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The National Federation for the Blind (NFB-MA) of Massachusetts held their 61st annual state convention Friday, February 28 through Sunday, March 2, 2014 a in Boston. Founded in 1940, the NFB is the oldest and largest nationwide membership organization of blind people in the United States and as an advocacy group for the civil rights and equality of blind Americans, it develops innovative education, technology, and training programs to meet those goals.

Massachusetts Commission for the Blind (MCB) Commissioner Paul Saner was on hand to provide welcoming remarks on the penultimate day of the conference.  In addition to reviewing agency objectives, Commissioner Saner spoke about the collaborations across the Office of Health and Human Services agencies and non-profit organizations to enhance services that support the full inclusion of the blind community. The Commissioner announced a new partnership between MCB and the Department of Development Services will allow a complete a data match across agencies to help MCB evaluate current services and effectively plan for future needs. Following his remarks, Commissioner Saner participated in a “Leadership Roundtable” discussion with Barbara Salisbury, President, MAB Community Services; Brian MacDonald, President, National Braille Press; Steve Rothstein, President, Perkins School; and Joe Abely, President, Carroll Center.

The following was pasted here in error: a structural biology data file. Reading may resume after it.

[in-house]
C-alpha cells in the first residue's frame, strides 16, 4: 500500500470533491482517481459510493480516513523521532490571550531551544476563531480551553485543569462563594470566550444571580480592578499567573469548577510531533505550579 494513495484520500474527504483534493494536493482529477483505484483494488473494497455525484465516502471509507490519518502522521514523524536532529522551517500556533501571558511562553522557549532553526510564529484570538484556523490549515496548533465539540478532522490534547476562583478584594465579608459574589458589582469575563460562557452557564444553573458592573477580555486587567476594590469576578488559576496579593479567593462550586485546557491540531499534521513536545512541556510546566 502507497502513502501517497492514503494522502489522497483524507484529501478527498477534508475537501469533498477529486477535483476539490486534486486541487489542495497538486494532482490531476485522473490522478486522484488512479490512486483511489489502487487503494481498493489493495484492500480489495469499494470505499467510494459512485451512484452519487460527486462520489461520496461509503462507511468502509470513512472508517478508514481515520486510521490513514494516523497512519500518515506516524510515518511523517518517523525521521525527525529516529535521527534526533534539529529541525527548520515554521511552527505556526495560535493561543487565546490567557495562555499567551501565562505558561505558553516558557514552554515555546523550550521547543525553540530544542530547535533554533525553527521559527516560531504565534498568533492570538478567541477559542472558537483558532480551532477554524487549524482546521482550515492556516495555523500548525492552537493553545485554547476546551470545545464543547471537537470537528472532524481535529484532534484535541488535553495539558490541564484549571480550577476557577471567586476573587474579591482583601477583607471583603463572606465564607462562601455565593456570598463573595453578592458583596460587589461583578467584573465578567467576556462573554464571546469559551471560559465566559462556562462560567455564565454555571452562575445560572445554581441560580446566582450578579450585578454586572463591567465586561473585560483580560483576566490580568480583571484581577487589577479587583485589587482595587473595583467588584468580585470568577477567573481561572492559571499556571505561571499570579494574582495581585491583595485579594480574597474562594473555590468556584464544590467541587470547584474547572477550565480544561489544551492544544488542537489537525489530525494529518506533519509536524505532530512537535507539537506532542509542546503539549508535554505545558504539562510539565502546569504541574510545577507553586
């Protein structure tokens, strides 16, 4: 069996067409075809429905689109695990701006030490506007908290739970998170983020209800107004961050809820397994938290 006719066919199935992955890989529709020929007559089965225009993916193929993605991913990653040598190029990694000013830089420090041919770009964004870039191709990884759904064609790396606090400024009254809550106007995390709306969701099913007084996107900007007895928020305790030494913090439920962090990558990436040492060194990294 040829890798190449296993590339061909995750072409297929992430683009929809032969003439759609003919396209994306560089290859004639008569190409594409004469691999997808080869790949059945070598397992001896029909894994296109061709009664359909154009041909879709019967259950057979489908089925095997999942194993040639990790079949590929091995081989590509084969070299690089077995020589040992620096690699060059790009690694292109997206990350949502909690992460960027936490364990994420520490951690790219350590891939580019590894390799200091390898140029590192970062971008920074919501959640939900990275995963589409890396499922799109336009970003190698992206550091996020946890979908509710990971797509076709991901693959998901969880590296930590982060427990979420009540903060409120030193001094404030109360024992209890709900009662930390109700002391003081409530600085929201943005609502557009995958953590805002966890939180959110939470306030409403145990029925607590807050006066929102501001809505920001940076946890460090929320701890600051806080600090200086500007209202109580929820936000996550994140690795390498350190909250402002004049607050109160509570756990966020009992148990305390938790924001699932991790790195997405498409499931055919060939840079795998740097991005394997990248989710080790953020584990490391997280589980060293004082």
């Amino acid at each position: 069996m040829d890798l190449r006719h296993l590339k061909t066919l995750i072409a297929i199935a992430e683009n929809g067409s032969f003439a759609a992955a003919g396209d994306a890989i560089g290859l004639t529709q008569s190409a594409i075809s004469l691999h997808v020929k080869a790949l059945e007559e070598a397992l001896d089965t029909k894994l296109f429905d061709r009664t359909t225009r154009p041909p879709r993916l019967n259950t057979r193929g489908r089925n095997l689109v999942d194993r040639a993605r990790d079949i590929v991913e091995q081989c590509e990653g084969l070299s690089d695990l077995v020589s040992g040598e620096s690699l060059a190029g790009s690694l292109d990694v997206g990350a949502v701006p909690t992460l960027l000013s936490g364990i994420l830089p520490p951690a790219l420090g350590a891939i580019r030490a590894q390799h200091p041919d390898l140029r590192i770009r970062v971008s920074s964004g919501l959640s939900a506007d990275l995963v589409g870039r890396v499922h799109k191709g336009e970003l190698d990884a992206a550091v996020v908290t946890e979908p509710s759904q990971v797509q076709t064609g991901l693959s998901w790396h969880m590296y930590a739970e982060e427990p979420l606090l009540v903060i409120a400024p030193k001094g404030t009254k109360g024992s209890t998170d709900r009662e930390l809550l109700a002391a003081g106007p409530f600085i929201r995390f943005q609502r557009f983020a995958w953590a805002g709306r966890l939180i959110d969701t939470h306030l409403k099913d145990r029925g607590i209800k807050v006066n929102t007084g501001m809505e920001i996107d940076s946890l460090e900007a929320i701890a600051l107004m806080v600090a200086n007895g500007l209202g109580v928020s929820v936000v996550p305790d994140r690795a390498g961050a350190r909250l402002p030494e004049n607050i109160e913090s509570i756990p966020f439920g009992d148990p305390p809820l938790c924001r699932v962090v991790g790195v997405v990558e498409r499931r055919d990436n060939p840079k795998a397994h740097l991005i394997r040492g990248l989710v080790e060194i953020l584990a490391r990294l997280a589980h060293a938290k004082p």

The Convention also included organizing blind advocacy events, hearing from and speaking to state leaders, socializing with individuals who are blind from across the Commonwealth and the nation, awarding a scholarship to a blind student from MA, and planning for their 2014 advocacy agenda.

Talking Information Center (TIC) live-streamed the convention via the Massachusetts Radio Reading Service. The audio streams can be accessed here: Morning Session; Afternoon Session 1 and Afternoon Session 2.

More information about NFB-MA can be found on their website or follow NFB-MA on Twitter @NFBMA.

The Massachusetts Commission for the Blind provides the highest quality rehabilitation and social services to blind individuals, leading to independence and full community participation. To learn more about MCB’s services and supports please visit:

Written By:

Program Coordinator, Massachusetts Commission for the Blind

Communications Director, Executive Office of Health and Human Services

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